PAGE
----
It’s sound business logic: the best time to look for a (blank) is when you don’t need it. While that strategy applies in countless professional and personal scenarios, it has special relevance for small business owners during today’s economic uncertainty.
With growing vehemence, pundits are arguing either that a recession is just around the corner or that the current economic strength is poised to continue uninterrupted for the foreseeable future. No matter which prediction feels more accurate to you, now is a great time to prepare your business for the possibility of a downturn.
There are several reasons to prepare. Small businesses are particularly vulnerable if things head south. And if they don’t, but you prepare anyway, you still reap the rewards. Either way, you win.
So what steps can you take now to mitigate bad times that may or may not come to pass?
If the last recession is any indication, bank capital will dry up suddenly if there’s a downturn. Make sure your credit lines are robust enough to sustain you. If your existing credit line is too low or overpriced, this is a great time to refinance it at better terms.
Now is a good time to develop and roll out line extensions on the existing products and services that are working well for your business. Ditto for upgrading or repairing equipment. If you were planning a massive investment that puts your whole enterprise at risk, now may not be the best time.
If a recession hits, suppliers will feel it too. And the last thing you need is an interruption to the steady supply of products and services you depend on for your operations. Check-in with key vendors to assess their ability to withstand an economic rough patch. Ideally, you should be able to place them in 1 of 2 broad imaginary buckets: financially stable and unstable.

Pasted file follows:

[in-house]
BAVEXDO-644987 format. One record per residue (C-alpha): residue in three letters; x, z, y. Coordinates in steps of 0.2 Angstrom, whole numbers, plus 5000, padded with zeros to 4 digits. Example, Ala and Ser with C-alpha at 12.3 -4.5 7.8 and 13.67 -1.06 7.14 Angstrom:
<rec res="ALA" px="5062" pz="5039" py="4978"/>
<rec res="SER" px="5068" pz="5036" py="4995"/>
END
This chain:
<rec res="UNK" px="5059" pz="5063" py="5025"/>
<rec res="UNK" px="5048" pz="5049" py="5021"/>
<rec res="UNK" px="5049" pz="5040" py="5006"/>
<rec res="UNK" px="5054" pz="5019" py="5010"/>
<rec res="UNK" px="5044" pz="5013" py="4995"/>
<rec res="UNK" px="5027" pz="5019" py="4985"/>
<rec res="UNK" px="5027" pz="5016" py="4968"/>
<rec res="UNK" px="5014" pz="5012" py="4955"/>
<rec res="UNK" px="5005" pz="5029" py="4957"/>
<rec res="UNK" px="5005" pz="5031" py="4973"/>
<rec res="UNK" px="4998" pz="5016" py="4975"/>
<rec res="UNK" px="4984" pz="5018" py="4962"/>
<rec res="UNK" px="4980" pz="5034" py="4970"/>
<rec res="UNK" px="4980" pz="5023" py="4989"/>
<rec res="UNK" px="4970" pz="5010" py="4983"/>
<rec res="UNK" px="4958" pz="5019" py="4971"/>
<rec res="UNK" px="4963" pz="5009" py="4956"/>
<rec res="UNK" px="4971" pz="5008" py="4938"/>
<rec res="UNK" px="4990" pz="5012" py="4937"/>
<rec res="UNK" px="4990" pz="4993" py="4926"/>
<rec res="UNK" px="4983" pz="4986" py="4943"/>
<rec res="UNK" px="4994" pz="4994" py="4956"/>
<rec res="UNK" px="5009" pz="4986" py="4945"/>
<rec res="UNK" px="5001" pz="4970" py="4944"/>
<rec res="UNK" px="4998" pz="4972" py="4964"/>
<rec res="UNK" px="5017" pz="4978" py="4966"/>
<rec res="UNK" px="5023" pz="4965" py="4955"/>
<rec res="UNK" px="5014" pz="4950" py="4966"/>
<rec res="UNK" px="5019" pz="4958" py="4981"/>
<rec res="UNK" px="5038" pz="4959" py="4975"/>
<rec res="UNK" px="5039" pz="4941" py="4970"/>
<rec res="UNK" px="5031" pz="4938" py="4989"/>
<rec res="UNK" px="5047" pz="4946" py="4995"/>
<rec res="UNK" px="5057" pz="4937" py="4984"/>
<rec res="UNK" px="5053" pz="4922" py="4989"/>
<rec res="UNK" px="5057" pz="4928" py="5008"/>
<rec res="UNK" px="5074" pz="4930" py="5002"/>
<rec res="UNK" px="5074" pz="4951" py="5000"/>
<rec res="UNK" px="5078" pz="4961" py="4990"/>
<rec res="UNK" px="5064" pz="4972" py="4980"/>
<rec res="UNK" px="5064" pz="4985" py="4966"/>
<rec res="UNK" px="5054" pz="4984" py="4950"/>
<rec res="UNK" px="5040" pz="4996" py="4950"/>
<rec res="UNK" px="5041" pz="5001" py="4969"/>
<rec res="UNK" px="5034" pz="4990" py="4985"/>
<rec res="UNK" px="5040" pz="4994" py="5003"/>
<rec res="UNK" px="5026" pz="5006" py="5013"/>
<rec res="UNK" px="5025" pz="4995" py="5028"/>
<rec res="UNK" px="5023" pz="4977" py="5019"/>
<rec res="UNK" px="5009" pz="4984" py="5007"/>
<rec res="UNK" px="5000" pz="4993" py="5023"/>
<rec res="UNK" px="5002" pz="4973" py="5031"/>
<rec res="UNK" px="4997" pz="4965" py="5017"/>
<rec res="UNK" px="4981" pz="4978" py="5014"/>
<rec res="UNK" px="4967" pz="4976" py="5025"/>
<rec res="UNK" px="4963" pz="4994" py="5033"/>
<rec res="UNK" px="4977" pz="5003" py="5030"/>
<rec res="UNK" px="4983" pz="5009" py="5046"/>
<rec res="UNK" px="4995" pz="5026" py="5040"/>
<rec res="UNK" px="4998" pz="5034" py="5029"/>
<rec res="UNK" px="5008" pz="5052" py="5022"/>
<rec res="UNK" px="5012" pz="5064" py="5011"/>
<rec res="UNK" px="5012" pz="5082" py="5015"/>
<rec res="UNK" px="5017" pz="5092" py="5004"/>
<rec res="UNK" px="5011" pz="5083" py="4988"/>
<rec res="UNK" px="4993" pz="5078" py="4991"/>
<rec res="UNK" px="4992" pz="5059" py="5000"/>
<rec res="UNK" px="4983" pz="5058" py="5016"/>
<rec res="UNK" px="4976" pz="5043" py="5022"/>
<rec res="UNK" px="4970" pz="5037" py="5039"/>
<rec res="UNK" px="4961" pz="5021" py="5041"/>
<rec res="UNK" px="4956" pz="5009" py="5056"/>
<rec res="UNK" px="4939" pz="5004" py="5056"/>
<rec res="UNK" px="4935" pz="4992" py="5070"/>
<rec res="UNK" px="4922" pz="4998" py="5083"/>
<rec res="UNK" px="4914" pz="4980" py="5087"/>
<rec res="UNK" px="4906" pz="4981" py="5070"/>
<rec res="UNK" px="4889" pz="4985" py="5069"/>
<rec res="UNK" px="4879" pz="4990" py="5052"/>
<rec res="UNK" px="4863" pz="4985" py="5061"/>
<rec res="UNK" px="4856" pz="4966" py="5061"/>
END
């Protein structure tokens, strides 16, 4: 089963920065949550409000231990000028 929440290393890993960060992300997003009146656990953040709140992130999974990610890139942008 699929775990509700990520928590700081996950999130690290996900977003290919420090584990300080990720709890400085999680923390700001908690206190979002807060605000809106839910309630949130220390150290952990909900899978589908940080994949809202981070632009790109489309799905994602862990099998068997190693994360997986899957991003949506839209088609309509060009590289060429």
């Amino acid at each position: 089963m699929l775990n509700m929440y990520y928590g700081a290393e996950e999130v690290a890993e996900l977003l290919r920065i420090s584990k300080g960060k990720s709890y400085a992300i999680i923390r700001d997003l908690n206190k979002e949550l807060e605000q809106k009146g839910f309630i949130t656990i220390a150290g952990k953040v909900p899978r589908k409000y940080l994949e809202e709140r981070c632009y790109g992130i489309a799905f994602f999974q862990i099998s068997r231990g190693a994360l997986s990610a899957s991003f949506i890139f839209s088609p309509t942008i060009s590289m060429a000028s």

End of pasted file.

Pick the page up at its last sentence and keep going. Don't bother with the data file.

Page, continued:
The first group is the one you may need to count on. Reinforce your relationship with them. If appropriate, assure them of your continued desire to do business — even a peek at your strategy for recession-proofing your business — because they’ll have the same concerns about you.
For the second group, those likely to suffer under a recession, pursue a similar strategy while also scouting alternatives in case you need to deploy a Plan B.
Assess and nurture client relationships as you would with suppliers, but with some variation. You need a steady flow of sales even more than a steady flow of goods and services from your vendors. Let them know you’re in it for long term gains and will weather any uncertainty with minimal disruption. You might also explore whether you’re paying their invoices faster than necessary. For many businesses, for example, net 45 is the new net 30. Paying regularly but a little more slowly could give you an important cushion. For customers with questionable stability, explore the opposite approach.
If you have employees, now’s a good time to circle the wagons. Cement the mutually rewarding relationships you have with your workforce — whether it’s a part-time assistant or a whole crew of workers. Do some bonding and reinforce how valued they are to your success. Reassure them that their continued presence is a priority for you. You don’t want people deserting you out of fear they may be pink-slipped soon. At the same time, though, curtail any discretionary hiring activities. When the volatility passes, you can invest in more headcount.